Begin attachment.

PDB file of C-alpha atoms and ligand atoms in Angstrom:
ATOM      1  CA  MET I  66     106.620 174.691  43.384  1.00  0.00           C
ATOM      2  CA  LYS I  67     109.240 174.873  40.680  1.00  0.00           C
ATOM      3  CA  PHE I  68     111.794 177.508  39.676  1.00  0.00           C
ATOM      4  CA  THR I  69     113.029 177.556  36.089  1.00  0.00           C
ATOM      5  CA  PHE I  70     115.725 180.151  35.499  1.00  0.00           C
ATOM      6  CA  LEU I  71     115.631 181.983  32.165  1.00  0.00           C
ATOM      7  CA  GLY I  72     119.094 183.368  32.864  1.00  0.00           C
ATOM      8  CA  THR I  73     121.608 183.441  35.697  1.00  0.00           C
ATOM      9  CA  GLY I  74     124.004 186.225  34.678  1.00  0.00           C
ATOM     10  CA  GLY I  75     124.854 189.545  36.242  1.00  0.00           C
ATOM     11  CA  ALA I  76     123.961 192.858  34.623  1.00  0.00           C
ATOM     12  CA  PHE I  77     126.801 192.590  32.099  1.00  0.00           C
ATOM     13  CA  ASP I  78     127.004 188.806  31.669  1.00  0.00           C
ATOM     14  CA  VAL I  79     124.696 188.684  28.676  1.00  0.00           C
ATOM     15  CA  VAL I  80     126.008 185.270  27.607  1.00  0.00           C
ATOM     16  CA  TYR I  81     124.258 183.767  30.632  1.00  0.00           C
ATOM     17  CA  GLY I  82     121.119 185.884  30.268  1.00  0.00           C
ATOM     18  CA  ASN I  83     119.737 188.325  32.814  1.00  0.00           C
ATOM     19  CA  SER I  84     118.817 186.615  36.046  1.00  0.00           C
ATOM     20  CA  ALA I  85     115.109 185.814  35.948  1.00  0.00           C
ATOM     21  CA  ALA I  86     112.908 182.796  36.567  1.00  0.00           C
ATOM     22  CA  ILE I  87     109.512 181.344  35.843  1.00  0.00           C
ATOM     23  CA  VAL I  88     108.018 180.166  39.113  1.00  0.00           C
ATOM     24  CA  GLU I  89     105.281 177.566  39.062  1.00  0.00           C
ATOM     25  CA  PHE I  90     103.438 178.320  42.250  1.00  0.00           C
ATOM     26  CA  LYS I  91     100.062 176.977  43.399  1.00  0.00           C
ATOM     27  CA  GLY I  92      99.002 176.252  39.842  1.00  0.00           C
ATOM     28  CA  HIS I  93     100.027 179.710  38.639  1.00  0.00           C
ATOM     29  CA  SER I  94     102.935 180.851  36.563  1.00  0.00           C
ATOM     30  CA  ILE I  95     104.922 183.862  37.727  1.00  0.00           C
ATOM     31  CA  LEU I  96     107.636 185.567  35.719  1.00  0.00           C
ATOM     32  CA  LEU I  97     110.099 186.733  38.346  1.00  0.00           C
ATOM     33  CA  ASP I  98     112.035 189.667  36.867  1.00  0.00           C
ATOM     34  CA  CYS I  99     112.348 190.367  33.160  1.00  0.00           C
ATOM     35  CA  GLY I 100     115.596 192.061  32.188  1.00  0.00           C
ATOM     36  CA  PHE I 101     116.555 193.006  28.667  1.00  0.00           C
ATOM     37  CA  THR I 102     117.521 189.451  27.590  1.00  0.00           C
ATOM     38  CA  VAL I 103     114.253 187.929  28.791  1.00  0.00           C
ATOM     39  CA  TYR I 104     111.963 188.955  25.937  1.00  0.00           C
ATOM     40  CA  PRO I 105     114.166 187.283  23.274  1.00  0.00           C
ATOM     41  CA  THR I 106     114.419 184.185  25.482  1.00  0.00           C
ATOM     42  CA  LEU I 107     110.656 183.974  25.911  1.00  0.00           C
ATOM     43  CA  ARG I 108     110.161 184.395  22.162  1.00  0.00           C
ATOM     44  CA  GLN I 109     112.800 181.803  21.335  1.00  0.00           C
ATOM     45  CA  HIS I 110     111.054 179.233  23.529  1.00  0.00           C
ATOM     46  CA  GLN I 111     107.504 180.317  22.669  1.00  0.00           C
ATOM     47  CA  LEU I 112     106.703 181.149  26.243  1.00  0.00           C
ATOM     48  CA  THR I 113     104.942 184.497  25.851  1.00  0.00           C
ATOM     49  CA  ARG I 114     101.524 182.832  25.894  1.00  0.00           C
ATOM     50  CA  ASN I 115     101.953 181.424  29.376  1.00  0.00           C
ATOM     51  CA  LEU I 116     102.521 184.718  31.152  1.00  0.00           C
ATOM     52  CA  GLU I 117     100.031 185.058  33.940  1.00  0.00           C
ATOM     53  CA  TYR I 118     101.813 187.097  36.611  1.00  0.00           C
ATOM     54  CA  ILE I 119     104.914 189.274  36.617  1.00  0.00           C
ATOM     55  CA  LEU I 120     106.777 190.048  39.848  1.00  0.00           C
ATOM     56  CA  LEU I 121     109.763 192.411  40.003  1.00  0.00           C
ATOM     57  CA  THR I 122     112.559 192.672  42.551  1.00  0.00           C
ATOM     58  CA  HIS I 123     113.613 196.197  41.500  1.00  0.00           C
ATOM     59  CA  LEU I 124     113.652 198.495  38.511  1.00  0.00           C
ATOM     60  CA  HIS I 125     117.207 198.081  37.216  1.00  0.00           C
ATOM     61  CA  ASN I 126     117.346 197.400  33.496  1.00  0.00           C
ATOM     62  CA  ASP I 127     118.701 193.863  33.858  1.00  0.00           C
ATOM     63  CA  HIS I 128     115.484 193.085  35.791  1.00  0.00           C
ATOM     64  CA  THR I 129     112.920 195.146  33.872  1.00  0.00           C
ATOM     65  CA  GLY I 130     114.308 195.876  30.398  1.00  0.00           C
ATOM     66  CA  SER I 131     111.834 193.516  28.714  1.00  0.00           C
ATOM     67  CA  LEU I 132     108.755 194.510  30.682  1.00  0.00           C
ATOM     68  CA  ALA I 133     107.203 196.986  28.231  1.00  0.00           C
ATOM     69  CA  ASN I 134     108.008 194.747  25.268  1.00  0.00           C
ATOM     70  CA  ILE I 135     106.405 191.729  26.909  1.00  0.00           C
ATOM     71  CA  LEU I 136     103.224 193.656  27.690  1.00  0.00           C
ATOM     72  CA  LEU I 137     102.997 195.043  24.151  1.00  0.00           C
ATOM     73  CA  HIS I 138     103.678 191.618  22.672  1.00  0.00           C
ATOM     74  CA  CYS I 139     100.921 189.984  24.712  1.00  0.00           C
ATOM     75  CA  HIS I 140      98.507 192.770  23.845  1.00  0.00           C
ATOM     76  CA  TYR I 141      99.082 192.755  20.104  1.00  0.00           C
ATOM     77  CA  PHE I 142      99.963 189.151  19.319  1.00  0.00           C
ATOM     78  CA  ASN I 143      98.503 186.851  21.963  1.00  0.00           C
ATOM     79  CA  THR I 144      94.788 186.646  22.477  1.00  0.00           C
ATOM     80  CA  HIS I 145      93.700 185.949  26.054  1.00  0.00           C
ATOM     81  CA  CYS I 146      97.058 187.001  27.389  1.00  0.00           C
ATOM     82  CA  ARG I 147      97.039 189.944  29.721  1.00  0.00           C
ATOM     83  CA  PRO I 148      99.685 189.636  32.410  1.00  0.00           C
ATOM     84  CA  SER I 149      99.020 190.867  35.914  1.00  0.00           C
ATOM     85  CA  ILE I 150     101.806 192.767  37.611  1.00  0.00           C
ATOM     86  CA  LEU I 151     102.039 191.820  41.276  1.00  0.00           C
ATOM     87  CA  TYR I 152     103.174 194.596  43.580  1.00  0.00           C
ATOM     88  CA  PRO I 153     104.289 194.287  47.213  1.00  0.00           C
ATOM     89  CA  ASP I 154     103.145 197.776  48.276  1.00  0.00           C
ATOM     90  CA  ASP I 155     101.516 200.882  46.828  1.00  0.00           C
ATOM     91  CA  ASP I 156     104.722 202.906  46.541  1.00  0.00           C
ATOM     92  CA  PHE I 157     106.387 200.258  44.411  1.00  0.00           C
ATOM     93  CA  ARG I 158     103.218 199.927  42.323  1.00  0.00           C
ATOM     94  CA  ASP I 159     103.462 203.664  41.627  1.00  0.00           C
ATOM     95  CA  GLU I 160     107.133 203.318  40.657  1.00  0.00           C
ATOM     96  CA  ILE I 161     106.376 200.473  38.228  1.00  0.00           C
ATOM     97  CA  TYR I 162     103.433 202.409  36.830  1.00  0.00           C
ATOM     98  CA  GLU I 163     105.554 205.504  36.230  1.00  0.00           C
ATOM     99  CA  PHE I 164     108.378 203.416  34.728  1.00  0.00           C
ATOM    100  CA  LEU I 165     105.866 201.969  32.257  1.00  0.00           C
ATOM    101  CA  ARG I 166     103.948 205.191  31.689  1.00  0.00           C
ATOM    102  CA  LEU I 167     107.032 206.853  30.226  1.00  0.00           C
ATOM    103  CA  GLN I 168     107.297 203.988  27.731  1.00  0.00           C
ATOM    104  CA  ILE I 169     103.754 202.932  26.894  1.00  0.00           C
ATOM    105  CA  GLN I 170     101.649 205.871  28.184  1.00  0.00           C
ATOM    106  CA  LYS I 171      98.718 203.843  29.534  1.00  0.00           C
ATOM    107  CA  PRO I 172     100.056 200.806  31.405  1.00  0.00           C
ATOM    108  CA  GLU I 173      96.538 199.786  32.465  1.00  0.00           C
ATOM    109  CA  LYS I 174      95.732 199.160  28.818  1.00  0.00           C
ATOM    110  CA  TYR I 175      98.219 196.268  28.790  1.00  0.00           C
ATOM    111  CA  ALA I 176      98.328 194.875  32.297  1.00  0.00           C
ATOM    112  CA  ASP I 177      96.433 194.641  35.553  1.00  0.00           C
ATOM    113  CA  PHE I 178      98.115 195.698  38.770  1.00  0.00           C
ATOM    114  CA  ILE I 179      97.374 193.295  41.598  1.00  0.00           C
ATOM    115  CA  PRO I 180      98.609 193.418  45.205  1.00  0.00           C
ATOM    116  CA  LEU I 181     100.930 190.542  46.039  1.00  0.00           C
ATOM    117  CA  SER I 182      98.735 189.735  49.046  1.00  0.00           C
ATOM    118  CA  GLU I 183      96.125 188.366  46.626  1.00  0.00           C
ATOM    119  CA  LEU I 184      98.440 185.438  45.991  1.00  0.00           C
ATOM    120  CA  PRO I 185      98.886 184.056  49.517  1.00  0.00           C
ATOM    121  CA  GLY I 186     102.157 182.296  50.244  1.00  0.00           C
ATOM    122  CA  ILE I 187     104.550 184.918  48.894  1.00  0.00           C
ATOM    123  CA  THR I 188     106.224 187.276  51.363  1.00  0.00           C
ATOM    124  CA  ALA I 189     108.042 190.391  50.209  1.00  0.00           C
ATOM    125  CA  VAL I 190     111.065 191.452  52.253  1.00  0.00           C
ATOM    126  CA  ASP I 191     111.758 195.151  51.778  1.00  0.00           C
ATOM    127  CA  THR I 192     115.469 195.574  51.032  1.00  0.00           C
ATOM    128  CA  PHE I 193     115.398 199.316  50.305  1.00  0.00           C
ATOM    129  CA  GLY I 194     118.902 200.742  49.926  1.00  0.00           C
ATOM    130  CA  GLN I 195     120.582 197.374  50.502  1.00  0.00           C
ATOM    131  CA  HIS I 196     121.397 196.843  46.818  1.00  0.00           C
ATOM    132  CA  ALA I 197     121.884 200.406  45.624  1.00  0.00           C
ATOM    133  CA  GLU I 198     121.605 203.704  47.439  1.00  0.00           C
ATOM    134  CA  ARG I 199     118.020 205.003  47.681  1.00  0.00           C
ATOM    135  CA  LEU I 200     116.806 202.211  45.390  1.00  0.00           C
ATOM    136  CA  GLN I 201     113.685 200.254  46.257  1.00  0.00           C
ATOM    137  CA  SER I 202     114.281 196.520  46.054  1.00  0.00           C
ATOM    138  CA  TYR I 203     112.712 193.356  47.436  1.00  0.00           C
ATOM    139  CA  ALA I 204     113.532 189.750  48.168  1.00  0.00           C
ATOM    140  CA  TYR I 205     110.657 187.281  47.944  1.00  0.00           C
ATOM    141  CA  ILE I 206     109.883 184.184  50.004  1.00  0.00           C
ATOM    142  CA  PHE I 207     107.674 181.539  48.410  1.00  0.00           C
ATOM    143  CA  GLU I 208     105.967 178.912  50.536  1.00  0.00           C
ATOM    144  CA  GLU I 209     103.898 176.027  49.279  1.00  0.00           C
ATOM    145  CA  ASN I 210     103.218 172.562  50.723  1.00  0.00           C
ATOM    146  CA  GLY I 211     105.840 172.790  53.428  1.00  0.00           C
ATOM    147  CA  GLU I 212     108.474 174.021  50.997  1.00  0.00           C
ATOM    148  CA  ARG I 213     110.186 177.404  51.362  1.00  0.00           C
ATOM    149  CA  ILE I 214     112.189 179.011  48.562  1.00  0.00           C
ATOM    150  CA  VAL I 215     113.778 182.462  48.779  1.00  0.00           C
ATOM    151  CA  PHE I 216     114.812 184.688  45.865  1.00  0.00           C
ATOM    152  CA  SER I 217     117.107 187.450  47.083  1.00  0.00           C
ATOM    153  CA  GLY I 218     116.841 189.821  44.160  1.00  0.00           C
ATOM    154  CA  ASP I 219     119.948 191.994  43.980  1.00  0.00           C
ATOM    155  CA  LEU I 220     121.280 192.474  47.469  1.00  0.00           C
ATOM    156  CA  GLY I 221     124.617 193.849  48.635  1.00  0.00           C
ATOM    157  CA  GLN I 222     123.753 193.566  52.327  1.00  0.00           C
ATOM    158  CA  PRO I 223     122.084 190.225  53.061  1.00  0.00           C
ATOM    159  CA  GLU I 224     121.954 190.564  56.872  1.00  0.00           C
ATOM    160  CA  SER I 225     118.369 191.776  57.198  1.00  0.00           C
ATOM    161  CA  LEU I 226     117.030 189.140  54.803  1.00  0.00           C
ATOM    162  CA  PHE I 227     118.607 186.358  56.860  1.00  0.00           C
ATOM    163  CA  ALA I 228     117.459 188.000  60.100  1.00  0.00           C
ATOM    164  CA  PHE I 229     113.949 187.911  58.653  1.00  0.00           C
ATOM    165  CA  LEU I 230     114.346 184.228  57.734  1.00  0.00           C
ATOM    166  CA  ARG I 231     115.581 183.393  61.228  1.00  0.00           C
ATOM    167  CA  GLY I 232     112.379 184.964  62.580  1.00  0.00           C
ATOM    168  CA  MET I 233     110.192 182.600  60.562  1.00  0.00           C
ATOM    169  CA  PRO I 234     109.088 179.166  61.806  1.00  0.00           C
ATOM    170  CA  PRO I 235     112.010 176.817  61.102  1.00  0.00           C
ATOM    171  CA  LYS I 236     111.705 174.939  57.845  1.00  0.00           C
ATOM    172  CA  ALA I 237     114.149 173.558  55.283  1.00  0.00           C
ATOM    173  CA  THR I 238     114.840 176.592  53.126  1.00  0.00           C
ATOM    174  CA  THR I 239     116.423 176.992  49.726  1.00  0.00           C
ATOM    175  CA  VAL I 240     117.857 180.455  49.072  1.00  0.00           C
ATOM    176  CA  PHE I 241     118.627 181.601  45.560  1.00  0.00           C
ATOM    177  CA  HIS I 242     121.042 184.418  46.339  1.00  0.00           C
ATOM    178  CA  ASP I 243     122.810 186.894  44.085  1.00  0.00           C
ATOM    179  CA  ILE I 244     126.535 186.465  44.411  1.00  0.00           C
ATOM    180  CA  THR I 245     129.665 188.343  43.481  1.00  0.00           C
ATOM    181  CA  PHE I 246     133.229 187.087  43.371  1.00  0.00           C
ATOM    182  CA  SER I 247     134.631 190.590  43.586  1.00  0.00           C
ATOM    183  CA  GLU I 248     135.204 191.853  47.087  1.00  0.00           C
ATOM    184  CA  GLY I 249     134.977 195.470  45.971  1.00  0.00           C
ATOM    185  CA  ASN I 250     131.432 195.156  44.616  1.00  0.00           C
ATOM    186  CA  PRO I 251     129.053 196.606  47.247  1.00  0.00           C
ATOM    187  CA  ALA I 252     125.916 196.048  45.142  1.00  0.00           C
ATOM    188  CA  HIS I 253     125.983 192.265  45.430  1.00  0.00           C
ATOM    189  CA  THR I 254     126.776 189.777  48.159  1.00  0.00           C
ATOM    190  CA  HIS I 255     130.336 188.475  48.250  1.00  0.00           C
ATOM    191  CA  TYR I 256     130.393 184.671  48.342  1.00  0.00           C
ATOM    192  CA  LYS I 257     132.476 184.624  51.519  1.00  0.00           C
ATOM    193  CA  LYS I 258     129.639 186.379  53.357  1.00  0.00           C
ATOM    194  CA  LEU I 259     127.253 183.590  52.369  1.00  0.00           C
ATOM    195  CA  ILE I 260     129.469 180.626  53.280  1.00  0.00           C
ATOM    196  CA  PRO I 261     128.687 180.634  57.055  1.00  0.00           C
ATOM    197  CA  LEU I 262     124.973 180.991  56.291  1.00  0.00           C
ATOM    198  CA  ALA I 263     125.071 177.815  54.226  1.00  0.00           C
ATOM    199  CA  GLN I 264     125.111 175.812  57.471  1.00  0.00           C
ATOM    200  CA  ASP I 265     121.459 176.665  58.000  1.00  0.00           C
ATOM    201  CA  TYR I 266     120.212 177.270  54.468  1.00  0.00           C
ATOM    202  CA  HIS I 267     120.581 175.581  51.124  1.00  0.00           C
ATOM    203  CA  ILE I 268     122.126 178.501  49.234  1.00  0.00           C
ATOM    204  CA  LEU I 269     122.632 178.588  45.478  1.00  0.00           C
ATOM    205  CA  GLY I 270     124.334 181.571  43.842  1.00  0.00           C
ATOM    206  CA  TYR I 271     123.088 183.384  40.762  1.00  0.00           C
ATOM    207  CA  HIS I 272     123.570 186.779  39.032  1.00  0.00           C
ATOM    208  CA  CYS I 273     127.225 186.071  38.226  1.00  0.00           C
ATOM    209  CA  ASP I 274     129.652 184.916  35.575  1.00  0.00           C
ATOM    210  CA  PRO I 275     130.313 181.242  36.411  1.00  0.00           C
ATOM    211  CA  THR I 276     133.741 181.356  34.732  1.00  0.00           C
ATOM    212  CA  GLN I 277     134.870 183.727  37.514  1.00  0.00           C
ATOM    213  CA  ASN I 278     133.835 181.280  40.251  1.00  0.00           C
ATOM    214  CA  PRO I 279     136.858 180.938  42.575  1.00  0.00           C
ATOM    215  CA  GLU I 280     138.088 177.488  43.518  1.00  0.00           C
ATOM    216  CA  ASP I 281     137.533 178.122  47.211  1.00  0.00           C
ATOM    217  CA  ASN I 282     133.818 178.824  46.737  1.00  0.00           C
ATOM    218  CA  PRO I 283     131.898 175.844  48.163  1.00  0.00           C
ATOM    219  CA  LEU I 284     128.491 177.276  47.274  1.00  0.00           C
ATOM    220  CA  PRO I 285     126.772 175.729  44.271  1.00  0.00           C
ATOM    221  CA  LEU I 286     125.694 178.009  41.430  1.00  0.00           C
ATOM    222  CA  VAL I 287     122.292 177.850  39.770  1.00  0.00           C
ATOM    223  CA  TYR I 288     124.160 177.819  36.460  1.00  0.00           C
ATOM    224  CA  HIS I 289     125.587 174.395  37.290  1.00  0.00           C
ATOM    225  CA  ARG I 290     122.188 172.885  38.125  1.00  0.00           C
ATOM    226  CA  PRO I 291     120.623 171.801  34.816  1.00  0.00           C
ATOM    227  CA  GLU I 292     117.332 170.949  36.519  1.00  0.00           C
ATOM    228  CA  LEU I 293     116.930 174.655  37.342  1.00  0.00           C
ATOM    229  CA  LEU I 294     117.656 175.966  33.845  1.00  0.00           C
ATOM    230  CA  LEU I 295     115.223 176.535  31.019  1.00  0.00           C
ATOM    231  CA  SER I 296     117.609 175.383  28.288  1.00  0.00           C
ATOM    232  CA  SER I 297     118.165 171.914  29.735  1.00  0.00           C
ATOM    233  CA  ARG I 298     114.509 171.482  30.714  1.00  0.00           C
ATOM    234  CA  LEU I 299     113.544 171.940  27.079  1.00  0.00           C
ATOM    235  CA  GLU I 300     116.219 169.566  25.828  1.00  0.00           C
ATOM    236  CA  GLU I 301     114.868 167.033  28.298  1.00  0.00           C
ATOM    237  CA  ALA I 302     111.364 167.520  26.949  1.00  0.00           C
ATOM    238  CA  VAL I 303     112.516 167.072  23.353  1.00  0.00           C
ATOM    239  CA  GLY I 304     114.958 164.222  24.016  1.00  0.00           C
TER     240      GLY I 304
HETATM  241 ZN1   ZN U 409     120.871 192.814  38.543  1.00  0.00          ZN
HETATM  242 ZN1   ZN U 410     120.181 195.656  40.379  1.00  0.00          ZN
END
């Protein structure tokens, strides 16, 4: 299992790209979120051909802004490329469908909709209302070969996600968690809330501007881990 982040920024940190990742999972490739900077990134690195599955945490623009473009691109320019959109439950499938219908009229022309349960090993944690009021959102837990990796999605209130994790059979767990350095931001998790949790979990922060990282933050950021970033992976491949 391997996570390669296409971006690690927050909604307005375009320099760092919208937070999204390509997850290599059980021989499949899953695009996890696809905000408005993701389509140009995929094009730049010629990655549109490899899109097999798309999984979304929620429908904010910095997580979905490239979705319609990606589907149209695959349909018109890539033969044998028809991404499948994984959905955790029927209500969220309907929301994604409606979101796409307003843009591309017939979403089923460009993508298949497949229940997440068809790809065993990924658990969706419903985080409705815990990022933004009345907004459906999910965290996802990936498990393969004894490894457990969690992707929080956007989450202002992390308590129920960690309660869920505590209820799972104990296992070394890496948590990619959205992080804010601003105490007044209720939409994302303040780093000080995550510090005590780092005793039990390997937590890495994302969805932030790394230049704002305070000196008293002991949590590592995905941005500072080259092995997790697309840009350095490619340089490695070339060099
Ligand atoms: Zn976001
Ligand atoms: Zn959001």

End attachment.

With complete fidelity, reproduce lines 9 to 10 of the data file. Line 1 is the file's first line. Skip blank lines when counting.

ATOM      8  CA  THR I  73     121.608 183.441  35.697  1.00  0.00           C
ATOM      9  CA  GLY I  74     124.004 186.225  34.678  1.00  0.00           C